A lecturer at the Kwame Nkrumah University of Science and Technology (KNUST) Centre for Settlements Studies, Dr Rudith King, has called on female teacher trainees to show more interest in the teaching of Science and Mathematics to help address the needs of children, particularly in learning those subjects.
She also stressed the need for the training of more female teachers, since, according to her, they usually understand the learning needs of children and as a result could be of great influence in the teaching of those two subjects right from the tender age.
“Ghana needs more female teachers than ever before to articulate the learning needs of children and put them on the right paths to drive the development agenda,” she said.
Dr King was speaking at the 9th graduation ceremony of the St Teresa’s College of Education at Hohoe in the Volta Region.
St Teresa’s College of Education, an all-female institution, was established in November 1961 with 35 pioneer students drawn from all the then nine regions of Ghana. The college was initially opened as a two-year certificate ‘B’ institution, known as the Women’s Training College (WOTRACO).
The name was changed to St Teresa’s College in 1964 when the institution was placed under the patronage of St Teresa of the Child Jesus and it adopted the motto, “Live the truth in charity.”
The aim of the founding fathers: Rt Rev. Anthony Konings, Ms Catherine Bagley, an Australian Grail Missionary; Ms Eleanor Staunton, Rev. Fr John Beckers, Rev. Fr Theo Manshanden (SMA) and Rev. Fr Theodore Brockhoff (SMA) was to establish in the diocese a Catholic teacher training college for women who would give sound moral, spiritual and professional education in the true Catholic tradition.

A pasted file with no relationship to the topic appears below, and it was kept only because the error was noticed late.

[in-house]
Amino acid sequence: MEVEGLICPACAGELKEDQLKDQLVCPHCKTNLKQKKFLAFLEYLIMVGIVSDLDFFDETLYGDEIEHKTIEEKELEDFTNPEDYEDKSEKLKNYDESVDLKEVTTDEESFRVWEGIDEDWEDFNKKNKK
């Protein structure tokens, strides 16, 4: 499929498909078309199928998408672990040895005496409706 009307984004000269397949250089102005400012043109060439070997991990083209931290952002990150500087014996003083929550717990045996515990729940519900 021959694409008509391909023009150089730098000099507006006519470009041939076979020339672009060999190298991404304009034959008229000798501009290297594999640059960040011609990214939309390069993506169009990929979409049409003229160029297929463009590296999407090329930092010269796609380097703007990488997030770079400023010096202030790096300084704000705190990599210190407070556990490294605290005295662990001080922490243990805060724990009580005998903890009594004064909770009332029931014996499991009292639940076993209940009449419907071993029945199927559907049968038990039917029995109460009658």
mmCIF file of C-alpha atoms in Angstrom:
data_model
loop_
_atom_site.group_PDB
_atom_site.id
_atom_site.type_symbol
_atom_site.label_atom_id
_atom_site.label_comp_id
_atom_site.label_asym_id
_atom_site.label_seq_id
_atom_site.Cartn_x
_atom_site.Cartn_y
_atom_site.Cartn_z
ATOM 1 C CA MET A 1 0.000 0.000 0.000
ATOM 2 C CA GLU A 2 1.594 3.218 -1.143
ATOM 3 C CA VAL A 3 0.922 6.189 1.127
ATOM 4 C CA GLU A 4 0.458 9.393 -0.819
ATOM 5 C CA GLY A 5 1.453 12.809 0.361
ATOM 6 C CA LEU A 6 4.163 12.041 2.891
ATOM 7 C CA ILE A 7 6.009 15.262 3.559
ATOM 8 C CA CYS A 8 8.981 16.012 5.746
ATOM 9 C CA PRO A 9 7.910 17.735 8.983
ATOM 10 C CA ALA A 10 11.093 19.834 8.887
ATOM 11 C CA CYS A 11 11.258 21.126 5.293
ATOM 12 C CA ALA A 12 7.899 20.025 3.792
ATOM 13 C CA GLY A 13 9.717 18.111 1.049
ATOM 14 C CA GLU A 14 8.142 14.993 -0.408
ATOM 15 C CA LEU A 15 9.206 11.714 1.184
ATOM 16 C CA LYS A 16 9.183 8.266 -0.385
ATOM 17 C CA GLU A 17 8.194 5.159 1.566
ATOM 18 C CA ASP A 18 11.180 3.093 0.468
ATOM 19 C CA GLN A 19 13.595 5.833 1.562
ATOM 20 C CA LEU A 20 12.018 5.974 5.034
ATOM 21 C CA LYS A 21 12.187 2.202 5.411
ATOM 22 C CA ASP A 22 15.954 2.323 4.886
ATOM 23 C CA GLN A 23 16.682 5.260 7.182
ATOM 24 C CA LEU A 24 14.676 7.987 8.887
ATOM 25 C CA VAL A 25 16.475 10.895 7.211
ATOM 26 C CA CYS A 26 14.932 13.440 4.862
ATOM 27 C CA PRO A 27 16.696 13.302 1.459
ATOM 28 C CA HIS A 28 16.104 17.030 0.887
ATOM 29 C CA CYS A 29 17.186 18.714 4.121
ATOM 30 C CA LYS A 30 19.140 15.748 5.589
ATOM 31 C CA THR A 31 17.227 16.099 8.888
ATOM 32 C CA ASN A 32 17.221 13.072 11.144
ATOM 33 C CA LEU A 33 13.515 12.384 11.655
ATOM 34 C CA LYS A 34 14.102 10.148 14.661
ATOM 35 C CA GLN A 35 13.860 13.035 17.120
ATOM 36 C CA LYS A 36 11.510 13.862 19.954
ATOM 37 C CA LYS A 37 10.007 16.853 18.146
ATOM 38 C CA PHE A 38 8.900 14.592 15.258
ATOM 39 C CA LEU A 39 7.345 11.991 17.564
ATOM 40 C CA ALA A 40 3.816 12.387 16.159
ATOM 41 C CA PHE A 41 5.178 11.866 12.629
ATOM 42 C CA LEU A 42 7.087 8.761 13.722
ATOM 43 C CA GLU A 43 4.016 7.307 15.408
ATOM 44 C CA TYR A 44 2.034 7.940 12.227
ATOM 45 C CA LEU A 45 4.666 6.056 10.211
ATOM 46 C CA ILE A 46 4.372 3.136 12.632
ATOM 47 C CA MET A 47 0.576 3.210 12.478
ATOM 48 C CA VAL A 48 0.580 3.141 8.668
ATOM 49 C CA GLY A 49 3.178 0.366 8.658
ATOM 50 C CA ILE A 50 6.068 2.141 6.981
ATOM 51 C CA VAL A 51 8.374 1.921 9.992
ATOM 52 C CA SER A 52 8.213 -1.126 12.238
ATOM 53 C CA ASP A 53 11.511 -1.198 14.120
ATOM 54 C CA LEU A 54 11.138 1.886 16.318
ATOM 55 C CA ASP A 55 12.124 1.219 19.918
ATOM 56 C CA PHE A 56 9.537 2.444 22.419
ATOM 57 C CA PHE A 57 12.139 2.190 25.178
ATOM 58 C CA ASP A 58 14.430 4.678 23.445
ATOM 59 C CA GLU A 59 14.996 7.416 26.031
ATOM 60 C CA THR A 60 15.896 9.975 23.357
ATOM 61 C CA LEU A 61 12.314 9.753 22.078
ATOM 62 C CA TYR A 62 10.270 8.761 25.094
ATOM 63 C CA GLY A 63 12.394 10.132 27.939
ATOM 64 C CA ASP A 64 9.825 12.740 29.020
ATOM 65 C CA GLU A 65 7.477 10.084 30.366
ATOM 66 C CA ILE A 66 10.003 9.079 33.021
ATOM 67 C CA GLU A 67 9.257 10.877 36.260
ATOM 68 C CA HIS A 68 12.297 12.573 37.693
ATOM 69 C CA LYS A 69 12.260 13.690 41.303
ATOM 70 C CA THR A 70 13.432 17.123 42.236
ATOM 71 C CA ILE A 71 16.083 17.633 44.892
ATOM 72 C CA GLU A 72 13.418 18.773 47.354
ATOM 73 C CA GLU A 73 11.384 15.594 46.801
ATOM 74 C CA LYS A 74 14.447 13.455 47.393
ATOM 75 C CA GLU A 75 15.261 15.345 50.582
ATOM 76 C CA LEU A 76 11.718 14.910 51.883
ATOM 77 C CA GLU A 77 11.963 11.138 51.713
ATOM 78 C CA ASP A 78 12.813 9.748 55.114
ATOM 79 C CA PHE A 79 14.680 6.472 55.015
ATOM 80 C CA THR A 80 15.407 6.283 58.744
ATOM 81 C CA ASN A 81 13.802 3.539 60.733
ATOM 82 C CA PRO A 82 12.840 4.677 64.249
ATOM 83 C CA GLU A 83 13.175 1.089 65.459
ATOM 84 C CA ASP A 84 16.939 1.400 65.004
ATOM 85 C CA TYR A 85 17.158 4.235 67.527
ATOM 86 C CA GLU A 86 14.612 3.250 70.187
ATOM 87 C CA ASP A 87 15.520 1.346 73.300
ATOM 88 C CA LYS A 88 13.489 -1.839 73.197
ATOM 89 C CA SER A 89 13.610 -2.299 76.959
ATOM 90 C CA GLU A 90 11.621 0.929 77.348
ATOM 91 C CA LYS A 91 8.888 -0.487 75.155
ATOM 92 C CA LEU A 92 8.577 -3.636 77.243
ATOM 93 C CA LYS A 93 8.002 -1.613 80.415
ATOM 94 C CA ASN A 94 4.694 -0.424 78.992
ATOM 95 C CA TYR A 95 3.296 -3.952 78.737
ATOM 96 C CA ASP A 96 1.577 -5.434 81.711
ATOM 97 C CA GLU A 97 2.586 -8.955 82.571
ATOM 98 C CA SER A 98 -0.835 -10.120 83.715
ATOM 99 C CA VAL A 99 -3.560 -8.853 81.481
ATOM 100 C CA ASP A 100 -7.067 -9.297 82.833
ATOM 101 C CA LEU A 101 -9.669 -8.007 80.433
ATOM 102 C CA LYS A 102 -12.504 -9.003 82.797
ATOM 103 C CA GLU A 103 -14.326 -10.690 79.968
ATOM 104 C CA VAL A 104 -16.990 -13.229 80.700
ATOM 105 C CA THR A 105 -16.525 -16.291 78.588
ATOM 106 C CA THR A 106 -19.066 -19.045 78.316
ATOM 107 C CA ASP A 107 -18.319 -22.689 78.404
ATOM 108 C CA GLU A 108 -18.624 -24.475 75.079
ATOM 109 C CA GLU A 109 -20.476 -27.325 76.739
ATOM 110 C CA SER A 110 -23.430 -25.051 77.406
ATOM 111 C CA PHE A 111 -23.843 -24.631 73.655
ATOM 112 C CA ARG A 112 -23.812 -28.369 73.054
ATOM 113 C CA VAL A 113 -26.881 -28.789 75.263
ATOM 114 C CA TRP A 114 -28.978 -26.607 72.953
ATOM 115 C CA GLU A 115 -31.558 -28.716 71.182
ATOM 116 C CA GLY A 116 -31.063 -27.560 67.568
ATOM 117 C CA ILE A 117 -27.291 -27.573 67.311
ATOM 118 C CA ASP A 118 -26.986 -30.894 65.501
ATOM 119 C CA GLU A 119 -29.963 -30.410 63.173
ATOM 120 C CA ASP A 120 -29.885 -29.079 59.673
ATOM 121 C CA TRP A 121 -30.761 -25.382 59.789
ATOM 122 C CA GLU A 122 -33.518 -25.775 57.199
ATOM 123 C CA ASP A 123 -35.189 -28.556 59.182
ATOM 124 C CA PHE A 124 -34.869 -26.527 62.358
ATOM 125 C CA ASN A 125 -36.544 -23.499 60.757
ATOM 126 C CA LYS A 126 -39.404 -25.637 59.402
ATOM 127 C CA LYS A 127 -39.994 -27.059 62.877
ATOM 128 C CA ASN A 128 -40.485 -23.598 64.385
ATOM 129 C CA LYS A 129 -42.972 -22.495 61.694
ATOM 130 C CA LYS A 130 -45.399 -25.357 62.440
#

Dr King indicated that the number of female teachers in the various institutions was reducing. She pointed out that “if you take the KNUST, for instance, of the 10 lecturers teaching Food Science and Technology, only three are females.”
She said there had been disparities over the years as far as the promotion of issues of women were concerned, adding that it called for women to take up the challenge to help reverse the trend.
She also noted that “out of the 17 Sustainable Development Goals (SDGs), 15 directly affect women, and numerous examples show how the SDGs can be more effectively achieved by getting more women into Science as most of the goals in the SDGs, for example, required science-related interventions, and affect women more than men”.
She also advised the graduands to take a keen interest in Science and Mathematics to make teaching easier.
Two hundred and five students graduated, with 47 obtaining Second Class Upper; 113 Second Class Lower; 41, Third Class, and the remaining five having passes.
The Overall Best Student award was picked by Ms Confidence Emefa Denku.
In her address, the Principal of the school, Mrs Angelina Kutin Tandoh, praised the graduates for performing creditably.
That notwithstanding, she advised them to put in a lot of efforts at their duty stations.
Source: Daily Graphic